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A Bayesian Optimization Approach for Multi-Function Estimation for Environmental Monitoring Using an Autonomous Surface Vehicle: Ypacarai Lake Case Study

Higher Technical School of Engineering, University of Seville, 41004 Sevilla, Spain
Facultad de Ingeniería, Universidad Nacional de Asunción, San Lorenzo 2160, Paraguay
Author to whom correspondence should be addressed.
Electronics 2021, 10(8), 963;
Submission received: 26 March 2021 / Revised: 15 April 2021 / Accepted: 16 April 2021 / Published: 18 April 2021


Bayesian optimization is a sequential method that can optimize a single and costly objective function based on a surrogate model. In this work, we propose a Bayesian optimization system dedicated to monitoring and estimating multiple water quality parameters simultaneously using a single autonomous surface vehicle. The proposed work combines different strategies and methods for this monitoring task, evaluating two approaches for acquisition function fusion: the coupled and the decoupled techniques. We also consider dynamic parametrization of the maximum measurement distance traveled by the ASV so that the monitoring system balances the total number of measurements and the total distance, which is related to the energy required. To evaluate the proposed approach, the Ypacarai Lake (Paraguay) serves as the test scenario, where multiple maps of water quality parameters, such as pH and dissolved oxygen, need to be obtained efficiently. The proposed system is compared with the predictive entropy search for multi-objective optimization with constraints (PESMOC) algorithm and the genetic algorithm (GA) path planning for the Ypacarai Lake scenario. The obtained results show that the proposed approach is 10.82% better than other optimization methods in terms of R2 score with noiseless measurements and up to 17.23% better when the data are noisy. Additionally, the proposed approach achieves a good average computational time for the whole mission when compared with other methods, 3% better than the GA technique and 46.5% better than the PESMOC approach.

1. Introduction

Monitoring water resources is a very useful practice for their maintenance. The results obtained by supervision campaigns can be used as a key tool for efficient decision-making regarding the protection of water bodies, such as reservoirs, lakes, and lagoons, against climate change damage and other threats. The limnology or study of inland aquatic ecosystems is fundamentally based on observing the water environment chemical, physical, and biological characteristics. A water quality level can be determined by taking into account these features through several chemical and physical indicators or variables, such as pH, temperature, total suspended solids, and dissolved oxygen, among others. These parameters are part of the biological characteristics that a water body can acquire. Therefore, monitoring the behavior of quality parameters of water masses represents a valuable mission due to its involvement in the maintenance of healthy aquatic environments. Examples of dramatic scenarios, from the water quality indicators point of view, include those in which an excessive amount of nutrients exist in their waters so that green-blue algae (cyanobacteria) blooms proliferate. This situation is harmful for the ecosystem because these algae are known to be toxic not only to fauna and aquatic plants but also to humans. Some examples of lakes [1] having this issue include Ypacarai Lake (San Bernardino, Paraguay) and Lake Titicaca (El Collao, Perú). Consequently, monitoring the water quality state of these lakes is crucial for eradicating the algae blooms and restoring the freshness and quality of their waters [2].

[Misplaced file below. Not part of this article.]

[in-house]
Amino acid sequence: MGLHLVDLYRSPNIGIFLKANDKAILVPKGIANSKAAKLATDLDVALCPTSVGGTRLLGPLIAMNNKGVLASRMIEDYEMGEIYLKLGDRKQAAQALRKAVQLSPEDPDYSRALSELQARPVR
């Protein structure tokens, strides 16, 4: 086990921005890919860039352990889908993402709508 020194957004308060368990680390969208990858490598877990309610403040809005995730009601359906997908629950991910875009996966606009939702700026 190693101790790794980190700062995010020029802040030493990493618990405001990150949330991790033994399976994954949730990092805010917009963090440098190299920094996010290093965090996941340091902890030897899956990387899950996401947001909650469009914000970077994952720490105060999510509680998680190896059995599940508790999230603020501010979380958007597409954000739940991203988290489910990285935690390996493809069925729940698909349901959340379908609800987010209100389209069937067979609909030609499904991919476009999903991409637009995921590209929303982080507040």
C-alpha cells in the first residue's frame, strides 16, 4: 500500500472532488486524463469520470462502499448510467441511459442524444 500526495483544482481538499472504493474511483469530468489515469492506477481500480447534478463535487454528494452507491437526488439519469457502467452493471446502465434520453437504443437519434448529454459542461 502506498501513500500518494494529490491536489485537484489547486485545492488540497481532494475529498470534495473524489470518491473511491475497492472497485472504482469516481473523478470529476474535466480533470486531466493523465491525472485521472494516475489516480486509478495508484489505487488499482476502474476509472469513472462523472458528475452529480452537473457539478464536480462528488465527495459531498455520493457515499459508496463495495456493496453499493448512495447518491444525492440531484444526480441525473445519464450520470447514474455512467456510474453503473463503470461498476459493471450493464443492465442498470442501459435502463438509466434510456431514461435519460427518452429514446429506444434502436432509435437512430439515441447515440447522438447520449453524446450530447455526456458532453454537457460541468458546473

Generally, monitoring missions consist of both manual measurement campaigns and fixed stations located at the water resources. However, in some scenarios, the manual procedure exposes the human operator to the danger of toxic waters while maneuvering the measurement equipment. Regarding the utilization of fixed stations, it fails to provide a global state of the water quality, which is more aggravated for large water resources, leading to wrong estimations. Thus, these mechanisms present several disadvantages with respect to recent distributed approaches, such as using autonomous surface vehicles (ASVs) equipped with water quality sensors (see Figure 1). For instance, the use of ASVs significantly decreases the mission costs by allowing automated sampling [3]. The current literature shows a vast amount of environmental monitoring systems using ASVs, ranging from intelligent patrolling [4] to informative path planning (IPP) approaches [5]. These systems are very useful and have significant advantages when compared to manual or fixed monitoring tools. However, the majority of the proposed systems are focused on pure exploration methods, without aiming to obtain a surrogate function or regression model that represents and predicts the behavior of water quality parameters in unexplored locations. Another main limitation of the existing systems corresponds to the non-generalized data acquisition paradigm because they are focused on a single parameter acquisition; i.e., they only focus on obtaining data taking into account only one water quality parameter. However, most water quality sensor systems are capable of performing multiple measurements at the same time (multi-probe systems). In addition, battery autonomy is another main constraint in current monitoring systems based on ASVs. Consequently, the mobility of vehicles should be determined carefully to accomplish efficient monitoring campaigns.